For those of us who work in the real world of office politics, bitter competition, and muddy ethical waters, Mike Aquilina and Fr. Kris Stubna’s Take Five offers both inspiration and guidance. Drawn from the spirituality of Saint Ignatius of Loyola, the founder of the Jesuits, it offers 74 daily meditations connecting the rich heritage of Ignatian spirituality to working life.
At first blush, Saint Ignatius, whose life spanned the turbulent beginnings of the Reformation, can seem a distant figure, whose exploits and faith would have little to do with our bustling lives. But his spirituality isn’t for hermits sealed off in contemplative prayer but for people, like Ignatius himself, who are involved in the active life of the world.
“Most Christians spend a large part of their waking hours in activity related to their professional work,” say Aquilina, a prominent local Catholic writer, and Fr. Stubna, who works as the Diocese of Pittsburgh’s secretary for education. “Yet so many sermons and books on the spiritual life seem to pass over these matters that are important—methods of mediation, volunteer work, almsgiving—but that hold a marginal place of the ordinary lives of ordinary people.”
For Aquilina and Stubna, Saint Ignatius isn’t just a spiritual teacher but also a model of someone who was able to bring Christ into his working life in real, profound—and often highly effective—ways. His success as a spiritual teacher and an organizational leader was not accidental. In fact, he saw the Society of Jesus as filling what he believed to be a desperate need in the church: A community of priests who would work in the world at the service of Christ, helping laity to fulfill their role in Christ’s plan of redemption.
Saint Ignatius’s vision required a prodigious amount of work, and he threw himself into his task. During his lifetime, Aquilina and Stubna write, the saint oversaw the formation and ordination of thousands of priests, the establishment of what would become the “Jesuit tradition” of higher education, and the development of missions worldwide.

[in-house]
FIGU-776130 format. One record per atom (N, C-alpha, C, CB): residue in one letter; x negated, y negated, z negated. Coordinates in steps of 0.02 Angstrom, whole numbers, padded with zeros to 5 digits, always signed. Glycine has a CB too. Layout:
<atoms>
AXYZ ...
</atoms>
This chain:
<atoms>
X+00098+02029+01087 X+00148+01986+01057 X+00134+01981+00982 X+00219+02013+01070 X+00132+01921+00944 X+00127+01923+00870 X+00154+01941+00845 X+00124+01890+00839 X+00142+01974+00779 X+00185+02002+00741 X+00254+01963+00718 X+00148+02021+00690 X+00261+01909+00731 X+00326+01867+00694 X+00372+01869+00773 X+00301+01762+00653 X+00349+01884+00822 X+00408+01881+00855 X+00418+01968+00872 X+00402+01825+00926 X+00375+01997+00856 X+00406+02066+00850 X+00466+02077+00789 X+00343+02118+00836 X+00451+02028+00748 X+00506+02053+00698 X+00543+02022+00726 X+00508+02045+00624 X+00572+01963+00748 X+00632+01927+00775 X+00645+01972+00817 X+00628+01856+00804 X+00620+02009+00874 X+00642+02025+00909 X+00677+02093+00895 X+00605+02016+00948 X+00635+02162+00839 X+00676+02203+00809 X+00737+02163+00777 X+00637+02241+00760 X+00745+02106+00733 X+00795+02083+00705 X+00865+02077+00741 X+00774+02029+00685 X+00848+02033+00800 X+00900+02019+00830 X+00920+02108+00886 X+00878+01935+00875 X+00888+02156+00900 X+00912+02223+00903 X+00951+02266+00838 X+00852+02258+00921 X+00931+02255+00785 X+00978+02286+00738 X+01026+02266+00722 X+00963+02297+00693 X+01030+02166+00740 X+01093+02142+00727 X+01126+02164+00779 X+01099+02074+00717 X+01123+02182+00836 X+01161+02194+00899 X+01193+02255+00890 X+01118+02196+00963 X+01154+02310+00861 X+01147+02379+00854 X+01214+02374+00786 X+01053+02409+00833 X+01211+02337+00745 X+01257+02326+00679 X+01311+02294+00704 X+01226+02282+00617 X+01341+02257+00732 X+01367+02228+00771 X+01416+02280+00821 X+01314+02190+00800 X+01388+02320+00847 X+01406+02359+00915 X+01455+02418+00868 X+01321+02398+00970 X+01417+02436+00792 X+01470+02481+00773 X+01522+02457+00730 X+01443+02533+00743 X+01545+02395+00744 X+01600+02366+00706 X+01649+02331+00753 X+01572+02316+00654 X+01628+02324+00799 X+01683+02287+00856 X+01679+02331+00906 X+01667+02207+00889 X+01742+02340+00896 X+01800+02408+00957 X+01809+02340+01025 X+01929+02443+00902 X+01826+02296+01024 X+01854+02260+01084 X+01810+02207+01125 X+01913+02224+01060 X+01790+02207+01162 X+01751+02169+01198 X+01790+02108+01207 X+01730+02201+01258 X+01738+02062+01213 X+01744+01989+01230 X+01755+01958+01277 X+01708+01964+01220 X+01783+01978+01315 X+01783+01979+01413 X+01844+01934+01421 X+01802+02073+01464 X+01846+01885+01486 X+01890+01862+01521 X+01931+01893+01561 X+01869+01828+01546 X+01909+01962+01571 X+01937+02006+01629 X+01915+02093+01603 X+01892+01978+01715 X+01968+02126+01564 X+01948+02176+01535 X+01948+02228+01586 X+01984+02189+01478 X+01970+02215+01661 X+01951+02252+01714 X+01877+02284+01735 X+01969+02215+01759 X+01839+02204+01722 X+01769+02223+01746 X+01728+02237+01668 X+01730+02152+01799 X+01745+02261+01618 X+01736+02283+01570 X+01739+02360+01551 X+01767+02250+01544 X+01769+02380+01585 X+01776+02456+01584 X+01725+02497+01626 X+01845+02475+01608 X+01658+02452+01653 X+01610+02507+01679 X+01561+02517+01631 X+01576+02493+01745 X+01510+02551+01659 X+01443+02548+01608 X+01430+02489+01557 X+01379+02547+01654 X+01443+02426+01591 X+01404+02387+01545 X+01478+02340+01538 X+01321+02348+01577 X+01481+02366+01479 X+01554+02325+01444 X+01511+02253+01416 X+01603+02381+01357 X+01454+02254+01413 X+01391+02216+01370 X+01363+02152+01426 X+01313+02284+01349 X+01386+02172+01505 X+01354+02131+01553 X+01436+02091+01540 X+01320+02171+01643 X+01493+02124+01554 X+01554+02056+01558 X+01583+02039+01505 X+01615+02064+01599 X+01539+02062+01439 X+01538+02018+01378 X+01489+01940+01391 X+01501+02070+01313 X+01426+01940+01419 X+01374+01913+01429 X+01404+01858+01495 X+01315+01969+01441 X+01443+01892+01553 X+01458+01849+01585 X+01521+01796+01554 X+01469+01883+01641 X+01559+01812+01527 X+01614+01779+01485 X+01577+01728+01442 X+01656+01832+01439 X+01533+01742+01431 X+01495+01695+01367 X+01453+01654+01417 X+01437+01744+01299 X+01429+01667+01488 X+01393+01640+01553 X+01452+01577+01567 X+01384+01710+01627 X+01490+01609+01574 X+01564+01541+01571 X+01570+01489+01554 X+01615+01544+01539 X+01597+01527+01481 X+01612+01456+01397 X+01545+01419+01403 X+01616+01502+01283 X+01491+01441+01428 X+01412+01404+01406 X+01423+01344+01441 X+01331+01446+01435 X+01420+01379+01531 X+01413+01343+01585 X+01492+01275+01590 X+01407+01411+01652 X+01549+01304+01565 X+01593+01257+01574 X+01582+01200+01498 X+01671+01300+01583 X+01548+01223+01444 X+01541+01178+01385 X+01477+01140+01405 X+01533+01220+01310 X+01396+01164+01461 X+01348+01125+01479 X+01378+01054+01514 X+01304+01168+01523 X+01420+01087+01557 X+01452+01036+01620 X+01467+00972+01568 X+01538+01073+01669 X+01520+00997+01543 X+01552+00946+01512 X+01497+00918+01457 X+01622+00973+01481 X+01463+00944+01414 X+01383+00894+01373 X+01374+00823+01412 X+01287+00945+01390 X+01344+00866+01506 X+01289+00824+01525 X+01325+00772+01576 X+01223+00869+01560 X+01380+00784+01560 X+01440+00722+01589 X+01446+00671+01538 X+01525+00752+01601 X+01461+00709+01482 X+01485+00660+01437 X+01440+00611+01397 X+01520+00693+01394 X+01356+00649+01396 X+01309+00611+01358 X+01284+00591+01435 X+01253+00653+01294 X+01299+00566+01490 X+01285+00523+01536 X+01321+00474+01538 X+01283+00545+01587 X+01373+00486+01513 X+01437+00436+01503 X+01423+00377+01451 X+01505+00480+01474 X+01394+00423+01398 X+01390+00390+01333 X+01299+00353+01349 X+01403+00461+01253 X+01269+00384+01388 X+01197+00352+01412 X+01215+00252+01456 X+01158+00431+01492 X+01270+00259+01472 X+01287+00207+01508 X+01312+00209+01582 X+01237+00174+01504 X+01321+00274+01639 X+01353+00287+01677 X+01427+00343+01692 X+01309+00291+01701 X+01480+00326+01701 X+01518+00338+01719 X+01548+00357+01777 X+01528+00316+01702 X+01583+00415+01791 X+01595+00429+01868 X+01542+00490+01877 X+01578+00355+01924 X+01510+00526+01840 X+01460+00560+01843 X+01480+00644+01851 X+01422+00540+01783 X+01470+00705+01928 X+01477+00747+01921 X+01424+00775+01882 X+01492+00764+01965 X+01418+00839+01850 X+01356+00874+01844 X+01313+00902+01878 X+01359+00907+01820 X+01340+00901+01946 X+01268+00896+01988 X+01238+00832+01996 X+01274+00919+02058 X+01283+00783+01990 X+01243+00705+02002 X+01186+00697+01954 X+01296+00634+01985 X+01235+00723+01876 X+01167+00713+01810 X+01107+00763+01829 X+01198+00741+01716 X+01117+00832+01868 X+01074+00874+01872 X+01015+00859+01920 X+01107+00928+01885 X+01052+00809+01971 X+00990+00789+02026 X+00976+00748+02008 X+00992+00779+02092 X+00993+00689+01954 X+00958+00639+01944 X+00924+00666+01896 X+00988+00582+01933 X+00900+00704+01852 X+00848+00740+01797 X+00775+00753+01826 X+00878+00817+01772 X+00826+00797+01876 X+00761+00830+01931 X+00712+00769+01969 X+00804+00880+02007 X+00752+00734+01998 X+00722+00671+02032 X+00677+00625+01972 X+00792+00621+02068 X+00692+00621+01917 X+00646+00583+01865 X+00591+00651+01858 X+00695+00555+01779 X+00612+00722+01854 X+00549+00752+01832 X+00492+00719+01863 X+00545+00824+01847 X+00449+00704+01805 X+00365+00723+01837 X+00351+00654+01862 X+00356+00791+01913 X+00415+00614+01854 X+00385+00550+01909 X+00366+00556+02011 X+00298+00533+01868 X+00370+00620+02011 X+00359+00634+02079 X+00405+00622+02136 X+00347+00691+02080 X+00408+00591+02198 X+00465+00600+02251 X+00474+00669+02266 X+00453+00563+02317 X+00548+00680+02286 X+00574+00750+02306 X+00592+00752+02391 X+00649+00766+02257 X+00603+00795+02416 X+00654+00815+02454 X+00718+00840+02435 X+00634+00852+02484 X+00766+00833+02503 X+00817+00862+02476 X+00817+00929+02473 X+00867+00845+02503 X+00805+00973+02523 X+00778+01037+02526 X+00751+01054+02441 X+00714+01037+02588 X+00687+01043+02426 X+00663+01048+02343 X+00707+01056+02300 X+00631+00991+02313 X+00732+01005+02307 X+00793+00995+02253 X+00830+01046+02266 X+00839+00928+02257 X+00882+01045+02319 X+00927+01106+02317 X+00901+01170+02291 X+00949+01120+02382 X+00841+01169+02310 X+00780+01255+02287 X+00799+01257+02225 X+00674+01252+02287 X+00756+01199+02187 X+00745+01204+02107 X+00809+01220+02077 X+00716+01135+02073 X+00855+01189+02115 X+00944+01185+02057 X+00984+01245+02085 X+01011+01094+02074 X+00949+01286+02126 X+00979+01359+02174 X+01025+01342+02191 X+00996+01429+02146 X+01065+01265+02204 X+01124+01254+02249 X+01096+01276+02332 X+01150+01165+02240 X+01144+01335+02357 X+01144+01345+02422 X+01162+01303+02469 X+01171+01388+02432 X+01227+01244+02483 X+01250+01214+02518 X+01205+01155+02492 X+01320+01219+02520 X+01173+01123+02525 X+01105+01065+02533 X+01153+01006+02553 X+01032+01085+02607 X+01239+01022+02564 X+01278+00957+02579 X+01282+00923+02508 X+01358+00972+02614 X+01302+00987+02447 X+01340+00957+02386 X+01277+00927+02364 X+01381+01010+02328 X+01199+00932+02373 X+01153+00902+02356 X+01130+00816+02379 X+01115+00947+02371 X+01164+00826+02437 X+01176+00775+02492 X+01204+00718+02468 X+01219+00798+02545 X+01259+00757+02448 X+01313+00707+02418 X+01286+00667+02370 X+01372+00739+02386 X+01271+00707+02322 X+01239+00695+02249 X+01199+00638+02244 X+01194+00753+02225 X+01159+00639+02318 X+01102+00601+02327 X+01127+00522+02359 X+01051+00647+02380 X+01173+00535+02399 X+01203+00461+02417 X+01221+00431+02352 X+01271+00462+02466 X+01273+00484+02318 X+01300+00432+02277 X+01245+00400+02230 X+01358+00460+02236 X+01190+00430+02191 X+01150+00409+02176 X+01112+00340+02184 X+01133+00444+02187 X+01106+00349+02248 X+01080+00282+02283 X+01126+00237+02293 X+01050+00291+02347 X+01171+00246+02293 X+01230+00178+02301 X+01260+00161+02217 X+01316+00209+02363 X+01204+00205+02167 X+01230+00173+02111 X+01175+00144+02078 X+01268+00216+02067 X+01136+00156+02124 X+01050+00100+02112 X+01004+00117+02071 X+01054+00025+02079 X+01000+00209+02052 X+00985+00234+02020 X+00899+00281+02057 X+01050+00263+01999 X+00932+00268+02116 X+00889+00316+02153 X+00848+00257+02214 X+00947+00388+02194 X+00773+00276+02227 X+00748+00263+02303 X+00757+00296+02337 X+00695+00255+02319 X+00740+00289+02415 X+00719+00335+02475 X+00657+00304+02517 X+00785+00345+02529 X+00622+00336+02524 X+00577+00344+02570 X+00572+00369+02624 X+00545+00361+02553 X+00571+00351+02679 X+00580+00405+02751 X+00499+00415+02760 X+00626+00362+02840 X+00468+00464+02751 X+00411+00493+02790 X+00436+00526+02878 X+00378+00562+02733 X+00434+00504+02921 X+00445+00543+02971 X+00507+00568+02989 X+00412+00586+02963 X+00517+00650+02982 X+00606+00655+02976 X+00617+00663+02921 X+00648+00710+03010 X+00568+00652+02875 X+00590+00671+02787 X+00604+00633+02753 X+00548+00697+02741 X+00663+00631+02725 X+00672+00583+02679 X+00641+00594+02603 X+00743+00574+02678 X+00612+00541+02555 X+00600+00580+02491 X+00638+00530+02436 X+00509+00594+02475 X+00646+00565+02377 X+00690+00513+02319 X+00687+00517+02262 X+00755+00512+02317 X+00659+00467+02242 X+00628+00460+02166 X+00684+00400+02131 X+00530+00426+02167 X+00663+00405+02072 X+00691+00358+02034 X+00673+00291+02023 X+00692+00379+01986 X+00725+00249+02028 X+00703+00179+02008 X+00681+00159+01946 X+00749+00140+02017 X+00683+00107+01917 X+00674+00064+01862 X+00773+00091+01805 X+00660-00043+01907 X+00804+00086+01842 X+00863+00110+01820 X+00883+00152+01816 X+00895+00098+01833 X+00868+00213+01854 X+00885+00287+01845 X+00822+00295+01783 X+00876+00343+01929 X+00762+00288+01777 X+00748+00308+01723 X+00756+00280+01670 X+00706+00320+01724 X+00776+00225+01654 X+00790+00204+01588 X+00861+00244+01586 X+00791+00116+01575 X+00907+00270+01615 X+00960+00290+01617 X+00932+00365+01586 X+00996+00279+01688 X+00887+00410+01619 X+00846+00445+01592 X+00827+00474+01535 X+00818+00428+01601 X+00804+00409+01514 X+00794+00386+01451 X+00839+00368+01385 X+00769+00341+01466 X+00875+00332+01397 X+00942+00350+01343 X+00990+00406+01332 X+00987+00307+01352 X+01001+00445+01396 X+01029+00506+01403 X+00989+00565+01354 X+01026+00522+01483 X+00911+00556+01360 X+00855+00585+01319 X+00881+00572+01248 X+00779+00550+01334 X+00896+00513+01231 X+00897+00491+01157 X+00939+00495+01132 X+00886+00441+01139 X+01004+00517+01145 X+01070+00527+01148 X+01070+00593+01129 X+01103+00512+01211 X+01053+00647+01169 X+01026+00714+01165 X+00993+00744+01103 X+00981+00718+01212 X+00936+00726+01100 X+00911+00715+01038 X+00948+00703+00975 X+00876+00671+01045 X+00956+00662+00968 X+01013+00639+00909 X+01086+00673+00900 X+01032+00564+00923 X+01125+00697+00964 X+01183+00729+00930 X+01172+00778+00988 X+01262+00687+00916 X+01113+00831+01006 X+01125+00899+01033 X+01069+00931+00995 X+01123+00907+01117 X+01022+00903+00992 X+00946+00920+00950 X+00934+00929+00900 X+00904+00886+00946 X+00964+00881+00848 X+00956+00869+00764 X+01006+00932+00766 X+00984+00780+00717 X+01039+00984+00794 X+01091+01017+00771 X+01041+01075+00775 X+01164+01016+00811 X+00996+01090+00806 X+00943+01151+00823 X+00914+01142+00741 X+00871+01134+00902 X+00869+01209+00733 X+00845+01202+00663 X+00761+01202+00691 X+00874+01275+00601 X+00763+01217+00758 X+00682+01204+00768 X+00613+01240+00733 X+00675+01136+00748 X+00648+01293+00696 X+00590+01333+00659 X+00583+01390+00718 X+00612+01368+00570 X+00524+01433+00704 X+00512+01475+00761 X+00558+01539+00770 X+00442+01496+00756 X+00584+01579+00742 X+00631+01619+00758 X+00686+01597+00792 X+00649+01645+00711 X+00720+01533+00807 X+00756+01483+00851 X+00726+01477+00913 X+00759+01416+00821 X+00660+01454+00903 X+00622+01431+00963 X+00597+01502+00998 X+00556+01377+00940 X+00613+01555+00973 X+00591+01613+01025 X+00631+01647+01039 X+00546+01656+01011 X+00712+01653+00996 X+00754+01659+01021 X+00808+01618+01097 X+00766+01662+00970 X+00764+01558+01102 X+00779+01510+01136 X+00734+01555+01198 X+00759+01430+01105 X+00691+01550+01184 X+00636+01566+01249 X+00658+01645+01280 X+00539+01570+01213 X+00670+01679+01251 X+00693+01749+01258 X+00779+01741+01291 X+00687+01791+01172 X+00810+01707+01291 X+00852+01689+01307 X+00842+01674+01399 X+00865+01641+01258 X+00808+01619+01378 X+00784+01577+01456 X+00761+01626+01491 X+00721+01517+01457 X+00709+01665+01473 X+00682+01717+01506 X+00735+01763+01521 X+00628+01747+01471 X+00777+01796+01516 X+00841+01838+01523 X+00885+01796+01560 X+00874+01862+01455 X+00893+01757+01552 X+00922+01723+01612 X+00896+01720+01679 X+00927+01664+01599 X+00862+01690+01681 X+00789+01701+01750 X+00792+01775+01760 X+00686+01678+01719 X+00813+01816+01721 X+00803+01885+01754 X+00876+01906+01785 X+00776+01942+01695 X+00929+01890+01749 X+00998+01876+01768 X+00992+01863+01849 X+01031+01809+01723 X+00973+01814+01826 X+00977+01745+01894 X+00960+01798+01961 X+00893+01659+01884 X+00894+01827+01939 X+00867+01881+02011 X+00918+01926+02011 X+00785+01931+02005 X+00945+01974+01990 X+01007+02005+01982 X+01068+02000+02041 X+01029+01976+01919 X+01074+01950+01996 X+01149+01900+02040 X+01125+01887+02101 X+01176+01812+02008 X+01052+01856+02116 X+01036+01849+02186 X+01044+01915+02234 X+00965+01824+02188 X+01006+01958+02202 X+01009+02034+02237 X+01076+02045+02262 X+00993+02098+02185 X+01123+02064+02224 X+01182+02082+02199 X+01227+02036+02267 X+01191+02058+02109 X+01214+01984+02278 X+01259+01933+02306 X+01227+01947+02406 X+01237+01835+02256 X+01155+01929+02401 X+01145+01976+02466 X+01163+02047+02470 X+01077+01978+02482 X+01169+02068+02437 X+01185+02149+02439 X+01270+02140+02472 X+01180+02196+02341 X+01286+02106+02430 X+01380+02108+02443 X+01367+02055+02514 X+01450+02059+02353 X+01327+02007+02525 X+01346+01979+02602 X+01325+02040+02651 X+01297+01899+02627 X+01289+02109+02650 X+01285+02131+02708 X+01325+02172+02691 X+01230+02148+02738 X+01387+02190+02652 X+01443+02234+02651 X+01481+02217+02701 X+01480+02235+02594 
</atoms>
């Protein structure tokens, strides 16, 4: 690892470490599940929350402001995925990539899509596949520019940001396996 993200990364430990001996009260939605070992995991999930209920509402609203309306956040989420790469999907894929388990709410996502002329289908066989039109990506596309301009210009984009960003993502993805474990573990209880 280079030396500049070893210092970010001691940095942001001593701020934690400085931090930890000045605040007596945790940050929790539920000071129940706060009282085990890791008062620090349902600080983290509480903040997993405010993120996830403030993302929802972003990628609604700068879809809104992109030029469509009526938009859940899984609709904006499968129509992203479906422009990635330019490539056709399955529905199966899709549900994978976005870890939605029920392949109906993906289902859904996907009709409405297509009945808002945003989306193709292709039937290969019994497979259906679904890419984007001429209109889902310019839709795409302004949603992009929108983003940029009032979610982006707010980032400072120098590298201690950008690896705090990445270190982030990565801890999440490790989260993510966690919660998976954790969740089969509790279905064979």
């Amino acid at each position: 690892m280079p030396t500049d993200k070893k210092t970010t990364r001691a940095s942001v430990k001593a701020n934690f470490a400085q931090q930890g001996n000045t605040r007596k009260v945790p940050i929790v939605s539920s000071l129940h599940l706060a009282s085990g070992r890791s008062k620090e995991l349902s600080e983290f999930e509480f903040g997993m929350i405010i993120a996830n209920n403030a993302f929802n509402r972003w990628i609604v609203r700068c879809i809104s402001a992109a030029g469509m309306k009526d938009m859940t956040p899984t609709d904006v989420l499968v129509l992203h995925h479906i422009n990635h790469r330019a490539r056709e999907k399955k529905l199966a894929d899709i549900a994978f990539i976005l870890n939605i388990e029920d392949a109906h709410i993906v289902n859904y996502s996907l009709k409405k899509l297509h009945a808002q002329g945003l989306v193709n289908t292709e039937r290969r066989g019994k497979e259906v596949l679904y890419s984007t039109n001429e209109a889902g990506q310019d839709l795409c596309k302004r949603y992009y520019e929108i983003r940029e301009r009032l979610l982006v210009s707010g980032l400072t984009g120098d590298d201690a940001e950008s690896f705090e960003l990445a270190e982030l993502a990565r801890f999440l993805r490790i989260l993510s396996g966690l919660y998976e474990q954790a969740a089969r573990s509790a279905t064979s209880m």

During this immensely productive time, he wrote almost seven thousand letters giving advice, making plans, and providing spiritual direction. “He found very practical ways to bring Christ into the workday, and he shared his methods with others,” Aquilina and Stubna observe.
“He wrote letters full of good advice about getting work done, and doing it with care, yet not wearying yourself; about getting along with co-workers; about dealing with office politics; and about the challenge of keeping your eye on the goal, which is not worldly success but godly glory.”
These letters form the backbone of the book’s meditations, which include a passage from Saint Ignatius, questions to ponder, a verse of scripture, and a thought to memorize and take with you throughout the day. For those who don’t currently have a daily devotional practice, the exercises, which can be read over breakfast, can be the beginning of a deepening encounter with God.
For those accustomed to seeing spirituality as something disconnected with the world or as a set of impractical platitudes, Aquilina and Stubna show how faith can flow into even the most mundane things: setting goals, meeting deadlines, dealing with office gossip, putting people before paychecks, and even asking for a raise.
Throughout, the meditations cultivate a way of seeing working life through Christian eyes, offering both encouragement and, at times, correction. Yet, as Saint Ignatius urged, we should not fear loving correction but should in fact encourage it as an act of charity. “It is with this solid love and honest desire that I speak, write, and advise you just as I should honestly wish and desire you to advise, urge, and correct me,” he wrote his brother Martin.
In a business world where looking out for “Number One” has become the mantra, Saint Ignatius offers solid spiritual footing. Across the centuries, he gives us the inspiration to live the faith in the working world and the courage to “blow the whistle”—on ourselves.
Order copies for all your co-workers: Take Five: On the Job Meditations With St. Ignatius.